The trail took us up and away from the river, and kept us on dry land. The problem, if it was really a problem, was that the further we walked, the deeper the canyon got and the more hopeless it was that we would ever find our way back into it again. It still seemed like we were winning, though, because below us the river bounced from one canyon wall to the other, leaving no way for a landlubber dog and Mom’s socks to stay safe if we’d taken that route.

And the rim was a very nice surprise. Instead of looking up at the rocks and their funny shapes, we looked down at them, which is better because you can see more at one time. Even Mom tiptoed over to the edge from time to time to look over and see if there was a way down, if we needed it. For four miles we walked along the cliffside trail, until the path slowly faded away, and the dirt we were walking on became steeper, and softer, and went right up to the cliff edge. We walked until Mom was doing the lurchy walk she does when she’s near something high and refuses to pick her paws up off the ground. When she’s like that, she also screams at me a lot if I don’t stay 2 feet behind her, which is stressful. So we turned around and went back to surer ground.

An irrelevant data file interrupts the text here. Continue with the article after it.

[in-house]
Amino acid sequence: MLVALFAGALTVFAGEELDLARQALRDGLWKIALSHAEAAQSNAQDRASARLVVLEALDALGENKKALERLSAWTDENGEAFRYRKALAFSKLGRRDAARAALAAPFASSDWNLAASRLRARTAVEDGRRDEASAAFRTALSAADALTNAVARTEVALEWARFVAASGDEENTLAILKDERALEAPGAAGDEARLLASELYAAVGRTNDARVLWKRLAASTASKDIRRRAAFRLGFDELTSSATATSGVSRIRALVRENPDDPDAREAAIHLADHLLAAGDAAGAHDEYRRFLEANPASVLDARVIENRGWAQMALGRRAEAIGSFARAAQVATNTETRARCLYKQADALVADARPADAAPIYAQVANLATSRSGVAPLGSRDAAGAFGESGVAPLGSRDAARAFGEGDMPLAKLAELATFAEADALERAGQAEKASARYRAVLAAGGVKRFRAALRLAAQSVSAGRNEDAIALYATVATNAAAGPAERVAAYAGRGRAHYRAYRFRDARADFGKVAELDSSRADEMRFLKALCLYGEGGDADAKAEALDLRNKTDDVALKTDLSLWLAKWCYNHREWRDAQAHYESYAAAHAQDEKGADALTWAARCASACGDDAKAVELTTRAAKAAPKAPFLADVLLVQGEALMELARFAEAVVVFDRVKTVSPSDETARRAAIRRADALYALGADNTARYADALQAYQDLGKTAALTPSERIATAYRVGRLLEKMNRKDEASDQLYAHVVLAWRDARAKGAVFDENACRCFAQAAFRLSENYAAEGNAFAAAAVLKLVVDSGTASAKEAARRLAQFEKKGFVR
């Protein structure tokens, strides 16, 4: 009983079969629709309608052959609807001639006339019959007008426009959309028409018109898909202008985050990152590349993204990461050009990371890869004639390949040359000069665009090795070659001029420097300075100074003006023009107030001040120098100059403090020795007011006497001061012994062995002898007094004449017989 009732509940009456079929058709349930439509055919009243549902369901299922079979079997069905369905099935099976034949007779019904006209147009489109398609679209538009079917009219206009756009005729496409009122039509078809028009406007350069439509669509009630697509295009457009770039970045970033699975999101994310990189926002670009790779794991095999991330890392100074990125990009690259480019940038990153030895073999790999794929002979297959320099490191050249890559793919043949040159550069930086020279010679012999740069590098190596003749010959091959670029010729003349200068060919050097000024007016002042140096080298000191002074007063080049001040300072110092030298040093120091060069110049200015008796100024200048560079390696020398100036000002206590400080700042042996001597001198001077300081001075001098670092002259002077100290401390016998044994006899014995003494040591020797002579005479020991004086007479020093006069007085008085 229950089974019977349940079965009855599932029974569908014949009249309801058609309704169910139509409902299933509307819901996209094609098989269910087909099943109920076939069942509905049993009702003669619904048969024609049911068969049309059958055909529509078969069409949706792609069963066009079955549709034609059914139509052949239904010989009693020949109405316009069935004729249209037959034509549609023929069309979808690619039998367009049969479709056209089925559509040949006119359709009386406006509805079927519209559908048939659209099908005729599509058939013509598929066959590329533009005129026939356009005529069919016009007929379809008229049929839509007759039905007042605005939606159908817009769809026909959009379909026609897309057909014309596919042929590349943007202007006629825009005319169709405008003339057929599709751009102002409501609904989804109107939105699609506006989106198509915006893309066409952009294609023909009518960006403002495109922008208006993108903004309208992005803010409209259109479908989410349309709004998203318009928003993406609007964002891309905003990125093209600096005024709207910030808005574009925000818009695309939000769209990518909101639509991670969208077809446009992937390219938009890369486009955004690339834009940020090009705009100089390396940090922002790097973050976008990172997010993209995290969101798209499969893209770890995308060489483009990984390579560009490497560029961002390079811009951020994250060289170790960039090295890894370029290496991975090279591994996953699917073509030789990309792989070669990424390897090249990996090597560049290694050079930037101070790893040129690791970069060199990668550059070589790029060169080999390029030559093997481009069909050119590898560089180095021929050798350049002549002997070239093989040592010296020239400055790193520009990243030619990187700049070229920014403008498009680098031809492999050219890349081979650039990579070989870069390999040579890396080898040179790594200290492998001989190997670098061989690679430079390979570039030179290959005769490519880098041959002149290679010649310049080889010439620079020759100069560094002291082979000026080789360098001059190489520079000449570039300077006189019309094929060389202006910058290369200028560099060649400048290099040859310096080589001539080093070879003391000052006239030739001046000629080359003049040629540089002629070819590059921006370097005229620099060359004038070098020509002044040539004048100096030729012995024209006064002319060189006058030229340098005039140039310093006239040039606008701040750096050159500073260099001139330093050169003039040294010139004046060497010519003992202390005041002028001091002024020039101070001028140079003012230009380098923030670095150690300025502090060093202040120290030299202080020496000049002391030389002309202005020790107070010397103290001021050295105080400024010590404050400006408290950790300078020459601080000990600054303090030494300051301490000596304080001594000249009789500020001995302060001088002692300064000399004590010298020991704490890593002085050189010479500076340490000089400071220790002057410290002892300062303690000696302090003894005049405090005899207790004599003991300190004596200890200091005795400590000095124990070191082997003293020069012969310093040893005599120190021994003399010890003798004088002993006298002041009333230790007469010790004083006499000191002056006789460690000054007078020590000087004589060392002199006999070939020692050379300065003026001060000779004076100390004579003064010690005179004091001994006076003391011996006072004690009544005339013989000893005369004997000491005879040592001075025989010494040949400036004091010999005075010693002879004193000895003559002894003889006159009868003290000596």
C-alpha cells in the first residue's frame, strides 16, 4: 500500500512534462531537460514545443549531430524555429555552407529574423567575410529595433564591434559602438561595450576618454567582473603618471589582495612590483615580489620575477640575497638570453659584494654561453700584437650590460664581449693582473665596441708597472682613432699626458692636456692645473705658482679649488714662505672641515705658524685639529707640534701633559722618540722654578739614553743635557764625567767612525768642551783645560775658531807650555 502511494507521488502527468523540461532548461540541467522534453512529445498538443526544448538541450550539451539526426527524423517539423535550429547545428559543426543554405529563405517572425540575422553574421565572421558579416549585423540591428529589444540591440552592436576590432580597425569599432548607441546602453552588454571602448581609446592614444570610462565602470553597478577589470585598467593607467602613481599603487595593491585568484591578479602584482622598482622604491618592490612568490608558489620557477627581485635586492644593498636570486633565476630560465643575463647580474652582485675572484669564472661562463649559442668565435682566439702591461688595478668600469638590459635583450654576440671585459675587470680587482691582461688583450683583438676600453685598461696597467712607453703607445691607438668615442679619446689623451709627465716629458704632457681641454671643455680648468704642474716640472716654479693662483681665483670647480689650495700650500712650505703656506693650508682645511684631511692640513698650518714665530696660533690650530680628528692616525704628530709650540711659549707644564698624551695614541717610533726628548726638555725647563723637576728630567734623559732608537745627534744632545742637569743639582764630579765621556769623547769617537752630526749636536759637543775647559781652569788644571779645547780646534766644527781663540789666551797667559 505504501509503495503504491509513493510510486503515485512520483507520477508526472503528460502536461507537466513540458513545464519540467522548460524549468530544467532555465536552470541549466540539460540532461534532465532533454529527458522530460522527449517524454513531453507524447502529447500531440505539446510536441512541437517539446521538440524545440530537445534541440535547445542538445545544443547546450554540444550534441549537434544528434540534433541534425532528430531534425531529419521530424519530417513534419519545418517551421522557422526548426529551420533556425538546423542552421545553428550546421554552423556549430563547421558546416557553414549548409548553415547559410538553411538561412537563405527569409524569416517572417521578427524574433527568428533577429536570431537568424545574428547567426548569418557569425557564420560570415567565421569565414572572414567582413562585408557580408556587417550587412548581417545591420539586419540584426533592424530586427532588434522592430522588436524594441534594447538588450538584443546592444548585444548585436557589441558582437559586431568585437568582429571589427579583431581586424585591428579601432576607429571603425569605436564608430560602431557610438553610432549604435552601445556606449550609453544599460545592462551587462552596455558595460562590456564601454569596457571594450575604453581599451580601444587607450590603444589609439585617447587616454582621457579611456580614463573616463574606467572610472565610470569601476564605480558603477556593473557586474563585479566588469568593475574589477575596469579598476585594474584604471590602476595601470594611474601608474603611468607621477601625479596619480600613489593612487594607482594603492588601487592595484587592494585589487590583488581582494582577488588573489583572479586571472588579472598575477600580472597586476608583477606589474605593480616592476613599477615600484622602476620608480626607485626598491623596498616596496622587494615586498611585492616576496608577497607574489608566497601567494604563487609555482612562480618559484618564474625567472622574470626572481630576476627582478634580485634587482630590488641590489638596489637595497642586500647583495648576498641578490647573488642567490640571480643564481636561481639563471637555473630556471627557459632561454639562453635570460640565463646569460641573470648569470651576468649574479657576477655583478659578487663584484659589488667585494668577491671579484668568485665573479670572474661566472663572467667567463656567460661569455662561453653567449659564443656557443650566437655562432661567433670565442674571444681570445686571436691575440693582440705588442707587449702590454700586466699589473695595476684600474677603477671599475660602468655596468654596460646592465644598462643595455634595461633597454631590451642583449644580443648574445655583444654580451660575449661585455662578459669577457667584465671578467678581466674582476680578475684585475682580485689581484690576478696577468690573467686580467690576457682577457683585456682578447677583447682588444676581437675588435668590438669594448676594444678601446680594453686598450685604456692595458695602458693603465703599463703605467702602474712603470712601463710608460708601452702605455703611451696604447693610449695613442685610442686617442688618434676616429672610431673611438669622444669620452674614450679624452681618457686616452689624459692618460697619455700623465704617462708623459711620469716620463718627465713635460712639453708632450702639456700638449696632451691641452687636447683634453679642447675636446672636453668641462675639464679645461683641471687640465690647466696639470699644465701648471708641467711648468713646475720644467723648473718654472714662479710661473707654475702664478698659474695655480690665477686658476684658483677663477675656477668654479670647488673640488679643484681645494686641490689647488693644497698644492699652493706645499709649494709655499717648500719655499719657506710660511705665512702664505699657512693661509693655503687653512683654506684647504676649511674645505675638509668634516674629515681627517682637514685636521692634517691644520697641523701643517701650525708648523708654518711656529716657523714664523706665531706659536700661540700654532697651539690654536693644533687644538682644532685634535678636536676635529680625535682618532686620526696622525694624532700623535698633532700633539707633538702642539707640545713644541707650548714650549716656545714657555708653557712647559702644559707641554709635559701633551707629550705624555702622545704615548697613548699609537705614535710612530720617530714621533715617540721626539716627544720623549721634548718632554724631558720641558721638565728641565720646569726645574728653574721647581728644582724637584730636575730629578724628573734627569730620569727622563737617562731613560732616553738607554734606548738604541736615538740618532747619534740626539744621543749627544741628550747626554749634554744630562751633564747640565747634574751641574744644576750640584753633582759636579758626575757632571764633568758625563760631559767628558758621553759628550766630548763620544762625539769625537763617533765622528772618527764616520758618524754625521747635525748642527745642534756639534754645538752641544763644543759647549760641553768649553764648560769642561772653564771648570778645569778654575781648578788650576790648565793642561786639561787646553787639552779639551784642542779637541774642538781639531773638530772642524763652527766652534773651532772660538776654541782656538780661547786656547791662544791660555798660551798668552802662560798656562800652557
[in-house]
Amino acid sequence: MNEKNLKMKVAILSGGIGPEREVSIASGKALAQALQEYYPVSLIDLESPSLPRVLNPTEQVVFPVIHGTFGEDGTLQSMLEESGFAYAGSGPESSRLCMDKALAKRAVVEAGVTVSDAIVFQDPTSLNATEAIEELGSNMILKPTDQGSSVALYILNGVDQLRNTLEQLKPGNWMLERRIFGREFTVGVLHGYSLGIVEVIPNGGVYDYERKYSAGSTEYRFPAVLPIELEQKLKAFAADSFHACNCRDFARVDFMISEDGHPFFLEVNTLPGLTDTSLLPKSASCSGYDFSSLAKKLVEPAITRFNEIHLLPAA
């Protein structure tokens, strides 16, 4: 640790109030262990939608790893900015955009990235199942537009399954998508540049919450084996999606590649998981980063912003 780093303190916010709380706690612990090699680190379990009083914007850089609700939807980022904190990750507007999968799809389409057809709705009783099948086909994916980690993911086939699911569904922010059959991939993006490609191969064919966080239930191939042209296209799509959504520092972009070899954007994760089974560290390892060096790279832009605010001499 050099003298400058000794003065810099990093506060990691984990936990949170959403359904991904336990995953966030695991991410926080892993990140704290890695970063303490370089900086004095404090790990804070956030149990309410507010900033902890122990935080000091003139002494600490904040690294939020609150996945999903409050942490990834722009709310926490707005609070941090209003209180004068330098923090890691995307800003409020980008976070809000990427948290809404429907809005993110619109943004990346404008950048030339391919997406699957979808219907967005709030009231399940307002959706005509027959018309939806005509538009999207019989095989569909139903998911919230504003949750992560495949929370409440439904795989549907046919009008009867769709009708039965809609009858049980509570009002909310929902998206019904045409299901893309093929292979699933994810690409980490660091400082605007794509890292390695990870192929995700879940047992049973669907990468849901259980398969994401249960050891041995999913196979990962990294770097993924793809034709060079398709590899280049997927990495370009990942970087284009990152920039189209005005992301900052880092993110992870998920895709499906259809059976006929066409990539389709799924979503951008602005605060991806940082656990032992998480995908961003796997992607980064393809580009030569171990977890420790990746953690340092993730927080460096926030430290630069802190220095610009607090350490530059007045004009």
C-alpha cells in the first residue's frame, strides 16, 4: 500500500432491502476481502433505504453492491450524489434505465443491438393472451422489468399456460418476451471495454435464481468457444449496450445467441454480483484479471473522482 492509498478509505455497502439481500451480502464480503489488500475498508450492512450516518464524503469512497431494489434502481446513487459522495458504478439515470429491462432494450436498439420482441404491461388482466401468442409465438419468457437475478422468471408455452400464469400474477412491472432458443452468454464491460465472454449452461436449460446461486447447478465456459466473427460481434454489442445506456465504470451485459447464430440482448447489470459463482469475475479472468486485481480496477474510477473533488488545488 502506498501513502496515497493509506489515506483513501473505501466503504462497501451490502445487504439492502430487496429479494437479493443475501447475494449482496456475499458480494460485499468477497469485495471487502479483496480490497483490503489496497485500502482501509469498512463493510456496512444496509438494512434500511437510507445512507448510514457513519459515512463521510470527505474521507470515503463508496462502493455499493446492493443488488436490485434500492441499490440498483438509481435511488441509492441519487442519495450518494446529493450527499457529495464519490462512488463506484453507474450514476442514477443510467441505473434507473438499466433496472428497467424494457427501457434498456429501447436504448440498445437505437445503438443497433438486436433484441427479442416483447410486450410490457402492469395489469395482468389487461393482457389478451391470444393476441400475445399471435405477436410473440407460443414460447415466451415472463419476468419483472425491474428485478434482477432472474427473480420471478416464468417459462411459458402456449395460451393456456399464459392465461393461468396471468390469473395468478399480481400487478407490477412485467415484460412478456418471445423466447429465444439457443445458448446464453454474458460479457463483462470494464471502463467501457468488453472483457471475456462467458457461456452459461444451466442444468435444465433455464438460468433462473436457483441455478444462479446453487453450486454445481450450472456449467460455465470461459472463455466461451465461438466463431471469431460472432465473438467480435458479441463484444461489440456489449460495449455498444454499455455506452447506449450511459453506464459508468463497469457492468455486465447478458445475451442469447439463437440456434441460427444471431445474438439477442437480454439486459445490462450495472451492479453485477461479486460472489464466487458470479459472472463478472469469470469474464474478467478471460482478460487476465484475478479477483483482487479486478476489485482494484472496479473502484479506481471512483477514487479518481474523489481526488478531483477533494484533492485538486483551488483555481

On the way back Mom noticed a trail that climbed down into the canyon. “Want to see where it goes?” she asked. “What if it goes off a cliff?” I said. “Why would somebody make a trial that just goes off a cliff?” Mom said. “Well a cliff for a dog can be much shorter than a cliff for a human,” I pointed out. If a cliff is taller than Mom’s chin, even a brave dog like me has trouble getting down, since I have to climb head-first. And without those freakish grabby hands that humans have, forget getting back up again. “Well let’s just check it out,” Mom said, taking what might have been a shortcut down a slope of loose rocks.